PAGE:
When trying to add data to a newly created column using SQL Server Management Studio (edit rows), I am getting the following error:

No row was updated.

The data in row 1 was not committed.

Error Source: .Net SqlClient Data Provider.

Error Message: String or binary data would be truncated.

The statement has been terminated.

Correct the errors and retry or press ESC to cancel the change(s).

The datatype for the column is nvarchar(150).

I am inserting only a few ascii characters (example: abc).

This is someone else's database who asked me to look into it... I discovered: a) only some of the rows give this error b) the rows giving this error have long strings in two other columns (one is a nvarchar(max), and one is ntext).

  • Is there only a single column in that table? What are the types and lengths of all the columns and what does your insert/update statement look like? – Dave Holland Mar 1 '10 at 16:23
  • There are multiple columns, see my update above. – Feckmore Mar 2 '10 at 14:00

I've experienced this on occasions when a table had a mixture of ntext and nvarchar(MAX) datatypes. Changing all the ntexts to nvarchar(MAX)s fixes the problem.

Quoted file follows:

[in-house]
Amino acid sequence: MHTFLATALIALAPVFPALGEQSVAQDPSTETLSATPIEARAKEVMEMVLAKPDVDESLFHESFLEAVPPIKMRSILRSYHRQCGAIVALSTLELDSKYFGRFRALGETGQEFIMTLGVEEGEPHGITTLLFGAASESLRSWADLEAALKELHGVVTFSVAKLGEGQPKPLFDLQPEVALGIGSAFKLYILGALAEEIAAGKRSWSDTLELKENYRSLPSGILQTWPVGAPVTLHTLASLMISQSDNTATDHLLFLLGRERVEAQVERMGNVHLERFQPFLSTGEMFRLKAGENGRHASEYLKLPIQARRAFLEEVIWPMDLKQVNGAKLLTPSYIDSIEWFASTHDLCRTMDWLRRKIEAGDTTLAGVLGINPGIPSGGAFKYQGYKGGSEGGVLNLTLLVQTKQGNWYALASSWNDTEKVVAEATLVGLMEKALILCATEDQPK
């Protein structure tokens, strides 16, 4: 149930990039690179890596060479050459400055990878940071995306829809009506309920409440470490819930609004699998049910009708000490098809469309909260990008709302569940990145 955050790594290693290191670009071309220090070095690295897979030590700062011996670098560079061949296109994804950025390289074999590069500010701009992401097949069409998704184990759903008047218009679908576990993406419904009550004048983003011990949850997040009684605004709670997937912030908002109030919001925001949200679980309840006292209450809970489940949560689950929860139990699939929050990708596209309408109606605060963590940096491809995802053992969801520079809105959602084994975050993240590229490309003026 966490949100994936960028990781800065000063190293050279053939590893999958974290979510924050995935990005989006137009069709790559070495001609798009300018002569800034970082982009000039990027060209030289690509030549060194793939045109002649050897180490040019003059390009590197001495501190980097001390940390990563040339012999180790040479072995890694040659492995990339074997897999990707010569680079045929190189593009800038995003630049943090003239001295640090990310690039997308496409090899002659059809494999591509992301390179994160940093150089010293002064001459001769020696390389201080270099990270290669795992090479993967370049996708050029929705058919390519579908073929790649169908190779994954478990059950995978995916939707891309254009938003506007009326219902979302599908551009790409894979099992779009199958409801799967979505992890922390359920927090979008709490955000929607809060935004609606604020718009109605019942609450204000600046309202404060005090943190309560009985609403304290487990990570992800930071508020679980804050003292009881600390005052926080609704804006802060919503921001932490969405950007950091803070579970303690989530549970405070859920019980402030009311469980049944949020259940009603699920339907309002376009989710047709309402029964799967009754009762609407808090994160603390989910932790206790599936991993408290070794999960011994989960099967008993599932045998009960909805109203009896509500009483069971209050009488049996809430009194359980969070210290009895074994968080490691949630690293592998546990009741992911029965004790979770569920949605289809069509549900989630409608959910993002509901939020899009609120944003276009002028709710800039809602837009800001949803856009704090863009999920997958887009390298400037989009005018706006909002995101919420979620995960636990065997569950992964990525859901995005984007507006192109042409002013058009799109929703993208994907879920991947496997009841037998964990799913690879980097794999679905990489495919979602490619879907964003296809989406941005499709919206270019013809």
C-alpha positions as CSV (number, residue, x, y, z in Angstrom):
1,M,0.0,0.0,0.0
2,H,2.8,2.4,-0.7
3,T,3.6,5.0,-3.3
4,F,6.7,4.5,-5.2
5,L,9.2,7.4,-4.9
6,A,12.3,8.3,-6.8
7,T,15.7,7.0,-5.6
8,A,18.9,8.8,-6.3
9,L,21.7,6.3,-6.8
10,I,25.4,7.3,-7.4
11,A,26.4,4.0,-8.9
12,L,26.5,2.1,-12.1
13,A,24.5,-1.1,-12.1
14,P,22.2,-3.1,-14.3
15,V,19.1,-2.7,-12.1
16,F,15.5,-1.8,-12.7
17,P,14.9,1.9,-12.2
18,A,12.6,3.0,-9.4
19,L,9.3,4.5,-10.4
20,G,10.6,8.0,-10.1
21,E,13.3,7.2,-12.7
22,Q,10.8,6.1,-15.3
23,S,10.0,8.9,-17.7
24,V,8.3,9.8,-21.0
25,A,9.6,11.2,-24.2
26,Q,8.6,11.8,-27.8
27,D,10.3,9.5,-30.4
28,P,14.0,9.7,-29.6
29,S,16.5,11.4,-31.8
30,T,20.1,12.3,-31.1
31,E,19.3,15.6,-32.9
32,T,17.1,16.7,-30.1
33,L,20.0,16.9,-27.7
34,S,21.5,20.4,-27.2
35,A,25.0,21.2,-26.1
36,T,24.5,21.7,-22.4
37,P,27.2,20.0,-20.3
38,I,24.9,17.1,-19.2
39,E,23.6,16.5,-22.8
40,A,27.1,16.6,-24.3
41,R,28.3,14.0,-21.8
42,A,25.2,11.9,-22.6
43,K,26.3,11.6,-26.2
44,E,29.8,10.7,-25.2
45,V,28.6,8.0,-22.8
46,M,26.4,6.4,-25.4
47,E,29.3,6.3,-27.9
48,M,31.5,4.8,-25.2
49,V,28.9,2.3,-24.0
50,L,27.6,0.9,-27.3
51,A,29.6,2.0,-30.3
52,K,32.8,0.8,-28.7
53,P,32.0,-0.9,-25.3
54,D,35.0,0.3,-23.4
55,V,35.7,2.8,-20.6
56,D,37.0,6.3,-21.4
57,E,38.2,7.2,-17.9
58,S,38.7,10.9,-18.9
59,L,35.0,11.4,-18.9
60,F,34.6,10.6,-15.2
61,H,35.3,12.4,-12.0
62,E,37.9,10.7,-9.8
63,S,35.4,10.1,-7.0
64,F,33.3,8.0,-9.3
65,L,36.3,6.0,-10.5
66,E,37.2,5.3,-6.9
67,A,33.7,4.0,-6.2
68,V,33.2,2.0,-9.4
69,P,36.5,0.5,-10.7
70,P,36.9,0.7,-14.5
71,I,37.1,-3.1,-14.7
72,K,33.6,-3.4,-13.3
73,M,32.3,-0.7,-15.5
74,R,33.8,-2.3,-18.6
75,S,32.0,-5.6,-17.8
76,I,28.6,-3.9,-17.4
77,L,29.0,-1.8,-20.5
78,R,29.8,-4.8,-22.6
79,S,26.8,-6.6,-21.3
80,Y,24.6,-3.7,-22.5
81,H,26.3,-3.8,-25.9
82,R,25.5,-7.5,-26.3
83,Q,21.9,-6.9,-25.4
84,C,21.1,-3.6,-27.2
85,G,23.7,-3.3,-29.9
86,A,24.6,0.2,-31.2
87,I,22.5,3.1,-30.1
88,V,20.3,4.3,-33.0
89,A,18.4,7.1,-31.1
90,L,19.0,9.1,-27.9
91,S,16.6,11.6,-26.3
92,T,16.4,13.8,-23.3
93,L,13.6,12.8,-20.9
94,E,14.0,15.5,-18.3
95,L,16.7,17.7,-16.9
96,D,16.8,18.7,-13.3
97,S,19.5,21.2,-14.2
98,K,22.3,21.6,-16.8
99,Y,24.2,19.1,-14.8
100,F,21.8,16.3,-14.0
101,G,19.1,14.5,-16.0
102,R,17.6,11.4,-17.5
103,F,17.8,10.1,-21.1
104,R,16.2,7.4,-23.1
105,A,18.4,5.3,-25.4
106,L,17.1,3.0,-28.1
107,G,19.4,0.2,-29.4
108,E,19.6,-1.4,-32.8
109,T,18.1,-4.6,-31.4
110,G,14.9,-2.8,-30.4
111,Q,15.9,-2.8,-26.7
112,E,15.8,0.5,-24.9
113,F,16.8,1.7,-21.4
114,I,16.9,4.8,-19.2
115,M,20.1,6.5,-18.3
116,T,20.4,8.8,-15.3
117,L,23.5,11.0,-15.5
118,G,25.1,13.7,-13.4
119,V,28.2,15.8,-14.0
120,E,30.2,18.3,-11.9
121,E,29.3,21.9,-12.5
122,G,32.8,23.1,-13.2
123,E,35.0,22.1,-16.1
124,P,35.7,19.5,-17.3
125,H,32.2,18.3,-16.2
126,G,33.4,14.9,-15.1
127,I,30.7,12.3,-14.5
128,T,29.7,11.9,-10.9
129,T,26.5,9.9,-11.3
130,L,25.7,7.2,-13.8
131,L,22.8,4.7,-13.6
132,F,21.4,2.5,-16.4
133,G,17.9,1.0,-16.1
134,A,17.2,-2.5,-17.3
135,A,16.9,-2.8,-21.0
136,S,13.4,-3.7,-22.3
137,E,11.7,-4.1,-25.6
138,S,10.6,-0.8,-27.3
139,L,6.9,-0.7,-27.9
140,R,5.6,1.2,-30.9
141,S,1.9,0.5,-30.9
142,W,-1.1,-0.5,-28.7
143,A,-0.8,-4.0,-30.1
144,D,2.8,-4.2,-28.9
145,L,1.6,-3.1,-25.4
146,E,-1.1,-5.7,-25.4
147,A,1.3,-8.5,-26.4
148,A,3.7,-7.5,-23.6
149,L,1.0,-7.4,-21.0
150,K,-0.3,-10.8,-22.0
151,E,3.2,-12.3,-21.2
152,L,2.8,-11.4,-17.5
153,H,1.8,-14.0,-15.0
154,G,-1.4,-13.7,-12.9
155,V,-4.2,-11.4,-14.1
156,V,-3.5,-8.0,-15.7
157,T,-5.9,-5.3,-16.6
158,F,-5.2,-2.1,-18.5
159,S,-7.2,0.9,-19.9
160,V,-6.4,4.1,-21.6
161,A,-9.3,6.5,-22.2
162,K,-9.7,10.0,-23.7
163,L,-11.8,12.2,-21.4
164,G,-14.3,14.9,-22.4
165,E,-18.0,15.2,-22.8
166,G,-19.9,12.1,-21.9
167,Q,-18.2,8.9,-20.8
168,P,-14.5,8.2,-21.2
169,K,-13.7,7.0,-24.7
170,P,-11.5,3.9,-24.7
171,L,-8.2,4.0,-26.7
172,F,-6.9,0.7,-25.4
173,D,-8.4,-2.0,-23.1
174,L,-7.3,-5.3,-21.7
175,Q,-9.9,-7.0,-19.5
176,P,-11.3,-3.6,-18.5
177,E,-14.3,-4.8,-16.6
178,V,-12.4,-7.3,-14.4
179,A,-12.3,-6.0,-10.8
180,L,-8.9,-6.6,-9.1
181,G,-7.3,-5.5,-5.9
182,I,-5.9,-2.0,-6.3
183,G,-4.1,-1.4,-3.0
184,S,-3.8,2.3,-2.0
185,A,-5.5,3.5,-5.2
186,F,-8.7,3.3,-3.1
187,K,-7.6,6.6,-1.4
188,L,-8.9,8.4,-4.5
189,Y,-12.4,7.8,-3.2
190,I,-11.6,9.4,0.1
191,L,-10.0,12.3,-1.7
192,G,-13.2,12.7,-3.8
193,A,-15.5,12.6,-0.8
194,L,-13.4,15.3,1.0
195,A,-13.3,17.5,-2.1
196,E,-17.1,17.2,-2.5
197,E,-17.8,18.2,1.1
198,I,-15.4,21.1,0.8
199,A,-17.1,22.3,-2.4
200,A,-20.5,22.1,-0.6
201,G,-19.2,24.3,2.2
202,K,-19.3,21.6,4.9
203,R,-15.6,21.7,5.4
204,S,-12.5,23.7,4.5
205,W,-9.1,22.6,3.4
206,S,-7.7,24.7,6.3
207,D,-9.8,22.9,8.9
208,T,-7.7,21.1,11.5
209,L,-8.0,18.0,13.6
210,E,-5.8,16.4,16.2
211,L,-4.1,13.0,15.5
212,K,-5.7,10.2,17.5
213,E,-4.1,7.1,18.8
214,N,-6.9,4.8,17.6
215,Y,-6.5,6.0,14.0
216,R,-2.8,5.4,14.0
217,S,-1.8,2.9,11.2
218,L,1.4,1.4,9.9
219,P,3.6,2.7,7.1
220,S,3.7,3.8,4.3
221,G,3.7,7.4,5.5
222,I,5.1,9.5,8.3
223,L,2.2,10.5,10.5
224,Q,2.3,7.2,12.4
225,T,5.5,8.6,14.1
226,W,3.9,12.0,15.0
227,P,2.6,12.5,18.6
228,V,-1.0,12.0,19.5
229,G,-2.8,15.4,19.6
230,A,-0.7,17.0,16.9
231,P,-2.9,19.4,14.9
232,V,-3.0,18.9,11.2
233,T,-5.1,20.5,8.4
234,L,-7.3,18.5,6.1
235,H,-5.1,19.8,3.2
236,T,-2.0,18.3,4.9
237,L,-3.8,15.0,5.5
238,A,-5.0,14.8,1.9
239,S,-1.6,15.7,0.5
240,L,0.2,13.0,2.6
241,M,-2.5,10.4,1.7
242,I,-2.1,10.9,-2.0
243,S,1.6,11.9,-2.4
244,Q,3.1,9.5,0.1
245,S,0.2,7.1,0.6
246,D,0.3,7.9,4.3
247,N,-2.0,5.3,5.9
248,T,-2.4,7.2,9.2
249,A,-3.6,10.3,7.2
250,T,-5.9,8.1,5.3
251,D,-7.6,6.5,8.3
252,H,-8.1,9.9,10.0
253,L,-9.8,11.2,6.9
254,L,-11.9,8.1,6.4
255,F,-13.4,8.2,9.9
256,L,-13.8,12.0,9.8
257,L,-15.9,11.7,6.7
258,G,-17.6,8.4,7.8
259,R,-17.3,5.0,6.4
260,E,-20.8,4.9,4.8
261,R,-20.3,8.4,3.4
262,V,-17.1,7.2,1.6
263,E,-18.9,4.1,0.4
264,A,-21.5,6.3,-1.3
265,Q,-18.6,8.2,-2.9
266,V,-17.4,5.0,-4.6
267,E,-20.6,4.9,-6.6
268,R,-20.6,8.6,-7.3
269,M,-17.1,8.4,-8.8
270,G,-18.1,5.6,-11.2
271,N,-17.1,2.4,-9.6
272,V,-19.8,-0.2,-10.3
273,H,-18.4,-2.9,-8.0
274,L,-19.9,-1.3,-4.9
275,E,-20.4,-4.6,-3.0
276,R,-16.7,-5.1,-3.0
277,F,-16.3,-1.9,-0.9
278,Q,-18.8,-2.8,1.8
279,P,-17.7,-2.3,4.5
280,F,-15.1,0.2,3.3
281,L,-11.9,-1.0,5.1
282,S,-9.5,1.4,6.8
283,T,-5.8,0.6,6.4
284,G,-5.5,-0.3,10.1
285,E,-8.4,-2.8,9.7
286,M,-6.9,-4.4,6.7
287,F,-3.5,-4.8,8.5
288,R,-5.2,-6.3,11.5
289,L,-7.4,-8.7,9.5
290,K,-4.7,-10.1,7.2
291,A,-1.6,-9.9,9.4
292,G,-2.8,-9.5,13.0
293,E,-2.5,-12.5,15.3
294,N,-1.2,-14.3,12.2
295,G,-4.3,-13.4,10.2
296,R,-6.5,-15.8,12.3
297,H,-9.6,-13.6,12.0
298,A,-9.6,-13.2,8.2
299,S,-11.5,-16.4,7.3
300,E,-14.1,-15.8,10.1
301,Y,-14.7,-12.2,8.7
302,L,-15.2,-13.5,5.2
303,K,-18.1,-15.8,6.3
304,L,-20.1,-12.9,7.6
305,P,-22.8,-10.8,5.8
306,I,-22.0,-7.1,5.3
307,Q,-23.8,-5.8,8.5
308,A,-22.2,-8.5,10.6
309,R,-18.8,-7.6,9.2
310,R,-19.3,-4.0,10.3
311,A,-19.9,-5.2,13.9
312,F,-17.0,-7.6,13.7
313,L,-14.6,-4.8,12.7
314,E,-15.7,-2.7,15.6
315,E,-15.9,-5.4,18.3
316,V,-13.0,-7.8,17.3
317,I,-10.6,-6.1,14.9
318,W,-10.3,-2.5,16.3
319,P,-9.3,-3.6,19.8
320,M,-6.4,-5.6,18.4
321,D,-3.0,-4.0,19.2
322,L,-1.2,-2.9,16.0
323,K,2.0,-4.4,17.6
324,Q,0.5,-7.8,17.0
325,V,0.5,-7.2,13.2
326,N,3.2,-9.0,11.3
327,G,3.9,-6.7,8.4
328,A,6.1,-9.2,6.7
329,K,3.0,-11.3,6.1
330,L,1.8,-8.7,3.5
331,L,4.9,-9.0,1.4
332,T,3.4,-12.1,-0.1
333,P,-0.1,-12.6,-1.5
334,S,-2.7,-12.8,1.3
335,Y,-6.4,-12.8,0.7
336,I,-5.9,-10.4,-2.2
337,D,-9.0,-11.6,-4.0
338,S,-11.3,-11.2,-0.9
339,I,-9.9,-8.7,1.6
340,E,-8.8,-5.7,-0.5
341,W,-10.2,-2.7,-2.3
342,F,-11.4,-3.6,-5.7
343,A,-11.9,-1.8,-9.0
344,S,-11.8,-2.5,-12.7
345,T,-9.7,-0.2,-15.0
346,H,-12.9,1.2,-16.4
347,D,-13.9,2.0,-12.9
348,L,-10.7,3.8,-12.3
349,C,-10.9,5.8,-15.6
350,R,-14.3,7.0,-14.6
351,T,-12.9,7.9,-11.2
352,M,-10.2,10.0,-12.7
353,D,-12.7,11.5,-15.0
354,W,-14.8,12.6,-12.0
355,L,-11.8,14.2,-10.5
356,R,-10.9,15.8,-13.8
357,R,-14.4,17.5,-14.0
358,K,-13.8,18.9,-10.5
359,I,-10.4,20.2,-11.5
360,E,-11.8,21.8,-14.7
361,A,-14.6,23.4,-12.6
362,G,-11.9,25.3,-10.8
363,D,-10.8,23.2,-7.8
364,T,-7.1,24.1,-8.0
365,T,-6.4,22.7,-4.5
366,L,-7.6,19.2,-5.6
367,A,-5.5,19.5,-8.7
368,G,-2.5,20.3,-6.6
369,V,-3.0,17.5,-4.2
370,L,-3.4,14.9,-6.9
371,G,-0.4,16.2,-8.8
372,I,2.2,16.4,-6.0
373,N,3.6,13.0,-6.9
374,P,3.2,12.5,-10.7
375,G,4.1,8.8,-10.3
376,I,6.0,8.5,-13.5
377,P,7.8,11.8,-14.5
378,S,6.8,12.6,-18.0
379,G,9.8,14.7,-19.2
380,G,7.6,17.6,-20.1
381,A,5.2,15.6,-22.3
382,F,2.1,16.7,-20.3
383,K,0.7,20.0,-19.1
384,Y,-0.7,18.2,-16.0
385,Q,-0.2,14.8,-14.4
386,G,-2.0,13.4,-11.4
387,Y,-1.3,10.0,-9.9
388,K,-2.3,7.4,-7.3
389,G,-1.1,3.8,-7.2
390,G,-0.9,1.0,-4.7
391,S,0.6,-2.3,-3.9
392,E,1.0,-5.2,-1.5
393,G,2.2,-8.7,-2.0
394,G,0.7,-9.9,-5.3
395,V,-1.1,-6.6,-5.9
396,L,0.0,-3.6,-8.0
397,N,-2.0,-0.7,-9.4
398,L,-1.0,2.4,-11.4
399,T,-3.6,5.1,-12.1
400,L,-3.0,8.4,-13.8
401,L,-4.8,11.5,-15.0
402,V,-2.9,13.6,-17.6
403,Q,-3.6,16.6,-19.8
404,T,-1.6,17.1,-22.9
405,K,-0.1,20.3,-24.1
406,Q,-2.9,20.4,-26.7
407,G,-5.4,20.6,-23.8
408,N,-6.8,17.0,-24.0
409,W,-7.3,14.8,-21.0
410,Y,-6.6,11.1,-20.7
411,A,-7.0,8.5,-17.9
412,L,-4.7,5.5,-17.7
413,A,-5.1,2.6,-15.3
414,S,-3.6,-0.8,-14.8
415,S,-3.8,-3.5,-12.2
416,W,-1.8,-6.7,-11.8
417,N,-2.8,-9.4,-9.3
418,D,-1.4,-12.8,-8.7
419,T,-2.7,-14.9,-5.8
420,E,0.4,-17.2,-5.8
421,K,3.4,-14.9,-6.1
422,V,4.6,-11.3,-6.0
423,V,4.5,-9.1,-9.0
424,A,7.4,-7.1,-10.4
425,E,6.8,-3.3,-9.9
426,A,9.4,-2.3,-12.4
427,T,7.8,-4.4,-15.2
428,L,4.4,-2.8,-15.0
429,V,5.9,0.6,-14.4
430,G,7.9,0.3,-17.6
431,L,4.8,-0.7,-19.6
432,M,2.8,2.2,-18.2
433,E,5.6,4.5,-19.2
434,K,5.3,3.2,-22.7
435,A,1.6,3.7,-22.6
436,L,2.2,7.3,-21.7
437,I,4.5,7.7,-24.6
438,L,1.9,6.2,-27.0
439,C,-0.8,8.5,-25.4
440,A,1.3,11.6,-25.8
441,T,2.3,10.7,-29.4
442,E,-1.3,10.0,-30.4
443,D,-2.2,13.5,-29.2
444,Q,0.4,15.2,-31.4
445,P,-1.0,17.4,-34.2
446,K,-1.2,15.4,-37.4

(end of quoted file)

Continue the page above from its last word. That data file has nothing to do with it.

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This error typically occurs when you exceed the length of the data type for the column. Are you inserting more than 150 characters into the column?

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  • I'm only inserting a few characters. I updated some new findings in the post. – Feckmore Mar 2 '10 at 14:00
  • Hmmm - It’s possible to ignore the 'String or binary data would be truncated' message by setting ANSI_WARNINGS to OFF. This will truncate fields where they don’t fit. ANSI_WARNINGS OFF has drawbacks and it is better to correct a problem rather than ignore it. Another thing to check is whether the table update is firing any triggers that insert or update another table. – Brian Knight Mar 2 '10 at 14:07

I got this error when I mistakenly exceeded the number of characters that a field could hold. In Visual Studio, I had mistakenly inserted a field with its datatype as nvarchar(1) and was trying to save a word with 6 characters to that field. Once I changed to nvarchar(50), it worked fine. Hope this helps someone.

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Usually this occurs when tried insert more symbols, what is given to this field. go to Design, check the Data Type of field for Example your Data Type = nvarchar(20) and your tried set the 30 characters

Microsoft SQL Server 2014

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